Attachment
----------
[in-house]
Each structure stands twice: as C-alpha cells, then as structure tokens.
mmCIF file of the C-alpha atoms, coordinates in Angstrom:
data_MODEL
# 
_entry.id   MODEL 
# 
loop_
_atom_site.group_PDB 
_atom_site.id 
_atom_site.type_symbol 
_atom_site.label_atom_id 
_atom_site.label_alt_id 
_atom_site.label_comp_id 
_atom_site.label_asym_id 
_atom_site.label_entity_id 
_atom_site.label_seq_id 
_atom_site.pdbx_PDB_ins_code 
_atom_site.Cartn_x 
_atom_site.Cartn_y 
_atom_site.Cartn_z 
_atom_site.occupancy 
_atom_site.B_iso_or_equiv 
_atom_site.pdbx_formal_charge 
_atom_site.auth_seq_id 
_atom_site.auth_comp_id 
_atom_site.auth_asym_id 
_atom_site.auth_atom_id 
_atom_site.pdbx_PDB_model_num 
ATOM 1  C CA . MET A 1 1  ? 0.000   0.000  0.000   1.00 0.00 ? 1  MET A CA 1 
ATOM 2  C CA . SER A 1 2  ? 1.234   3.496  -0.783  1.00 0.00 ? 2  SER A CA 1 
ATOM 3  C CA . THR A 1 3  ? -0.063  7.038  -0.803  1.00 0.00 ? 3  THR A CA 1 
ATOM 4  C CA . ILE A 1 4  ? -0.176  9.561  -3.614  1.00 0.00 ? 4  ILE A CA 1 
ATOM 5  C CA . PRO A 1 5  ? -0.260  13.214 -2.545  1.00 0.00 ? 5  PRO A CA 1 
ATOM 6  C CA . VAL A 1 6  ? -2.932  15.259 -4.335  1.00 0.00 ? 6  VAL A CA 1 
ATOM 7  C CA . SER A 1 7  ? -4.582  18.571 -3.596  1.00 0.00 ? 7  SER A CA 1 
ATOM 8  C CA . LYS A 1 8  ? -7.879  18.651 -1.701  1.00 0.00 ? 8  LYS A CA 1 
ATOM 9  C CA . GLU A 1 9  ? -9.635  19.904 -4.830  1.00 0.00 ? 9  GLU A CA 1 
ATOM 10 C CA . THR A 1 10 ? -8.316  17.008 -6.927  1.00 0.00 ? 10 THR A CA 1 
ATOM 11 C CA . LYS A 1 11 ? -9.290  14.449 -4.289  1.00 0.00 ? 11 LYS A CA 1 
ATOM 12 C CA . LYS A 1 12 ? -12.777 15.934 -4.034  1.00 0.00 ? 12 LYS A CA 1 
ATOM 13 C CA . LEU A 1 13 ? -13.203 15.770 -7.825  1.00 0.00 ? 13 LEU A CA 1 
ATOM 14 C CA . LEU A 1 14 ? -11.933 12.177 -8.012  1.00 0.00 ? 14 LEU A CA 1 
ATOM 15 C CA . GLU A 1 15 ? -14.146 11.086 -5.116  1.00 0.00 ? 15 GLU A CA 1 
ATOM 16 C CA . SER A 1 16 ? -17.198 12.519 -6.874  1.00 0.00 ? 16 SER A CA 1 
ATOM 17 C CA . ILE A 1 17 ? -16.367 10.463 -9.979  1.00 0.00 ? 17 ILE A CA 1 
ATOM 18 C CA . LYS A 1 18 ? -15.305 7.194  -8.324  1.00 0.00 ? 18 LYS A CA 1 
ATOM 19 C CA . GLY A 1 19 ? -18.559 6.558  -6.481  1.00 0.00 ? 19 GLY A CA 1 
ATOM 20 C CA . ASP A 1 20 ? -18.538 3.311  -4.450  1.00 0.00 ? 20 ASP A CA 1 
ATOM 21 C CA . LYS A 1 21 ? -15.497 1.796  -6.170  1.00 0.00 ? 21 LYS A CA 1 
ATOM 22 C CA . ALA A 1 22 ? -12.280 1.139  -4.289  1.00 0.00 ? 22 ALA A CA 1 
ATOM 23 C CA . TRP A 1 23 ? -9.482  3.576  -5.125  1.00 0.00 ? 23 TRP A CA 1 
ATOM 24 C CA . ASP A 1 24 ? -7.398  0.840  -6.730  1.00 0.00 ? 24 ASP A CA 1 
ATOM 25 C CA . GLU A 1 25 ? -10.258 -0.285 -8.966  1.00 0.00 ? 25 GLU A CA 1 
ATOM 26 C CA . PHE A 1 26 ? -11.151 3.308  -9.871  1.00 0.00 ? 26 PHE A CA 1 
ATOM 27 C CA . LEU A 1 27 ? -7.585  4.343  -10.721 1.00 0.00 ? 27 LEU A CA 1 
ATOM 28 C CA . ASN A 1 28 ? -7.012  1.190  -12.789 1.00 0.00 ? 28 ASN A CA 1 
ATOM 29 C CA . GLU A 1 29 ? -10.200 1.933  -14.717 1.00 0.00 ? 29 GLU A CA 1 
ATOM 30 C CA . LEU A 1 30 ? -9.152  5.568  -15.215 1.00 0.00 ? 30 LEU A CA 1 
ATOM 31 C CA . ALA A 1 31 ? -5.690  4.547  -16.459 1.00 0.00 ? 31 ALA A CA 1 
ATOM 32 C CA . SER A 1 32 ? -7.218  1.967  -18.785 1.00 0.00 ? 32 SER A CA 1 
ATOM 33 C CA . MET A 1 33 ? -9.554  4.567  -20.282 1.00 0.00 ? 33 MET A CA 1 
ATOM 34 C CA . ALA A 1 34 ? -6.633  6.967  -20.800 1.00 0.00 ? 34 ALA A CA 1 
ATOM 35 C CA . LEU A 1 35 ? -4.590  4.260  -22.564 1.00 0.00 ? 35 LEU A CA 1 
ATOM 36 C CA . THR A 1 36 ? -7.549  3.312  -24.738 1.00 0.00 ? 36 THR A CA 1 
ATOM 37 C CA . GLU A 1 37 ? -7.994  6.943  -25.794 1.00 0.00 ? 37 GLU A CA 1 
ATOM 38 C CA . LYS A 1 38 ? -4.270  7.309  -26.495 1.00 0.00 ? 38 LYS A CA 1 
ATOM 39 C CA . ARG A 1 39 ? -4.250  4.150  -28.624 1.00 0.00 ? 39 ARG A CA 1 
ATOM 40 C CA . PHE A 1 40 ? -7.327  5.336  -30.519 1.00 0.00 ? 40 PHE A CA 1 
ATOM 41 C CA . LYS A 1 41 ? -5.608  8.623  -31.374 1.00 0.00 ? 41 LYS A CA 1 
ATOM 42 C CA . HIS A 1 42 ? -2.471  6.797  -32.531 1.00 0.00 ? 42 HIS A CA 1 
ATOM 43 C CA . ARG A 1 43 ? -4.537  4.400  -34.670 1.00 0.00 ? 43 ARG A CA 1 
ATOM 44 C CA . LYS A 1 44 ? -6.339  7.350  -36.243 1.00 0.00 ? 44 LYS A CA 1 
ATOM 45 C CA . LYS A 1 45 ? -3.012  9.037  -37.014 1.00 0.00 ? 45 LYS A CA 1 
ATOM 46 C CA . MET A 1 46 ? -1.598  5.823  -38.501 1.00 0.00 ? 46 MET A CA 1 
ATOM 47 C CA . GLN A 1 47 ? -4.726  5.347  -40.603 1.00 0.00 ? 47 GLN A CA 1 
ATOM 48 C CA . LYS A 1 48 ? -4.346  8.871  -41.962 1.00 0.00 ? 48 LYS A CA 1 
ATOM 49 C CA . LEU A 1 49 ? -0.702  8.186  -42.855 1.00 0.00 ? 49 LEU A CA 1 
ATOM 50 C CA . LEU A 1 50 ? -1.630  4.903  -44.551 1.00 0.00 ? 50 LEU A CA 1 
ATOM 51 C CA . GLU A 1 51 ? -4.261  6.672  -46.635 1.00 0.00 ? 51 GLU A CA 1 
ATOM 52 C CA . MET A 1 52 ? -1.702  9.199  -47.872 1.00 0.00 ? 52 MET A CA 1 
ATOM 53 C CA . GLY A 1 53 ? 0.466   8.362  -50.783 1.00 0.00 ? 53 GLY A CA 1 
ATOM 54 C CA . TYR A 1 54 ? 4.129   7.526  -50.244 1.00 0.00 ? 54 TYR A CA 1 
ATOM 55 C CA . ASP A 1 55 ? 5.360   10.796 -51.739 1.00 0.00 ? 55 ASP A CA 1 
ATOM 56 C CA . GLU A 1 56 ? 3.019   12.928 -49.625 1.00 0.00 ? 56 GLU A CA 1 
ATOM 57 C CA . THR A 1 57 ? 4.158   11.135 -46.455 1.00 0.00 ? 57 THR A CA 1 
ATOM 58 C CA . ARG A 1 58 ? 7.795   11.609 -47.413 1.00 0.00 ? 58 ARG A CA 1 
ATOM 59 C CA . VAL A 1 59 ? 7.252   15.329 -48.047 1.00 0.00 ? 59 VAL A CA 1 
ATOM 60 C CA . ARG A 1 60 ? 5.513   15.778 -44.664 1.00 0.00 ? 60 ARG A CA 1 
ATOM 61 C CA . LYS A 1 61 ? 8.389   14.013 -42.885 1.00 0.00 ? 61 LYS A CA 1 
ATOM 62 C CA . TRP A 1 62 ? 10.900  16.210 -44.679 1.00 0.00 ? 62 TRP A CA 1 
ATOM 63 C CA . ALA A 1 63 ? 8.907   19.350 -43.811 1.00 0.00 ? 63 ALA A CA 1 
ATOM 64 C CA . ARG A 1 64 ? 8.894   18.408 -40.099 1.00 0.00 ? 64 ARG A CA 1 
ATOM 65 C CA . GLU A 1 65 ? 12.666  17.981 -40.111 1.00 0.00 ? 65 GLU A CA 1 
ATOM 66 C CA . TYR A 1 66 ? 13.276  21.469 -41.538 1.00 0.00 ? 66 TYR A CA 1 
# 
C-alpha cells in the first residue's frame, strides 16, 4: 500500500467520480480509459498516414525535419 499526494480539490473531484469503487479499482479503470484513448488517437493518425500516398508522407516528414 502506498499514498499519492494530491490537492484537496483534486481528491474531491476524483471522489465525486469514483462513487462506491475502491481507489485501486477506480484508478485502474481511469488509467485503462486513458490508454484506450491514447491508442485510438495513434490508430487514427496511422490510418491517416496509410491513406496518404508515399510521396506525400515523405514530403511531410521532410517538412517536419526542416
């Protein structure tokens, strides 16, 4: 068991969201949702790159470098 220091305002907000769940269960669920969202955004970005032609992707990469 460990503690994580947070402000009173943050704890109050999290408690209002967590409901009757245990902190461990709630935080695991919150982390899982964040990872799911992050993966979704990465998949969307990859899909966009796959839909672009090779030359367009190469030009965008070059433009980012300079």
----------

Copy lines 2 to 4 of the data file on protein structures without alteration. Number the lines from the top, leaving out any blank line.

Each structure stands twice: as C-alpha cells, then as structure tokens.
mmCIF file of the C-alpha atoms, coordinates in Angstrom:
data_MODEL